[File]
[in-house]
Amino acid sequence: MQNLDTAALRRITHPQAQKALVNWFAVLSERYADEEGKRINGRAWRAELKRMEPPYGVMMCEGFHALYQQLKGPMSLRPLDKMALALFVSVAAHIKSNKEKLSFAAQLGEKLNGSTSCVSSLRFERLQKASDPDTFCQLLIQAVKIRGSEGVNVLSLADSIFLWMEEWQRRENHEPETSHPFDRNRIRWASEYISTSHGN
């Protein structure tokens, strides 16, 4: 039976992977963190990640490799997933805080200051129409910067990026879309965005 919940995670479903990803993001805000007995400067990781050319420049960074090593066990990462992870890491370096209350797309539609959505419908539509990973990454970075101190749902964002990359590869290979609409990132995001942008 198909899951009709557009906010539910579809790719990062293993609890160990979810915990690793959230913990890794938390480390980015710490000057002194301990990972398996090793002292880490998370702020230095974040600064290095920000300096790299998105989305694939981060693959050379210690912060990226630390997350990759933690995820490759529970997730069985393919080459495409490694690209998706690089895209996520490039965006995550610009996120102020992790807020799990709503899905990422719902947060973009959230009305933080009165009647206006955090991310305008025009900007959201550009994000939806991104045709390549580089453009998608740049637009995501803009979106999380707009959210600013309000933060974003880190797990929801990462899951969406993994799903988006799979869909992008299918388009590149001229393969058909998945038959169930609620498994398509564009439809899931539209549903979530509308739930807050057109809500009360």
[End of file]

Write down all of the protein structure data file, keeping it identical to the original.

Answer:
[in-house]
Amino acid sequence: MQNLDTAALRRITHPQAQKALVNWFAVLSERYADEEGKRINGRAWRAELKRMEPPYGVMMCEGFHALYQQLKGPMSLRPLDKMALALFVSVAAHIKSNKEKLSFAAQLGEKLNGSTSCVSSLRFERLQKASDPDTFCQLLIQAVKIRGSEGVNVLSLADSIFLWMEEWQRRENHEPETSHPFDRNRIRWASEYISTSHGN
């Protein structure tokens, strides 16, 4: 039976992977963190990640490799997933805080200051129409910067990026879309965005 919940995670479903990803993001805000007995400067990781050319420049960074090593066990990462992870890491370096209350797309539609959505419908539509990973990454970075101190749902964002990359590869290979609409990132995001942008 198909899951009709557009906010539910579809790719990062293993609890160990979810915990690793959230913990890794938390480390980015710490000057002194301990990972398996090793002292880490998370702020230095974040600064290095920000300096790299998105989305694939981060693959050379210690912060990226630390997350990759933690995820490759529970997730069985393919080459495409490694690209998706690089895209996520490039965006995550610009996120102020992790807020799990709503899905990422719902947060973009959230009305933080009165009647206006955090991310305008025009900007959201550009994000939806991104045709390549580089453009998608740049637009995501803009979106999380707009959210600013309000933060974003880190797990929801990462899951969406993994799903988006799979869909992008299918388009590149001229393969058909998945038959169930609620498994398509564009439809899931539209549903979530509308739930807050057109809500009360």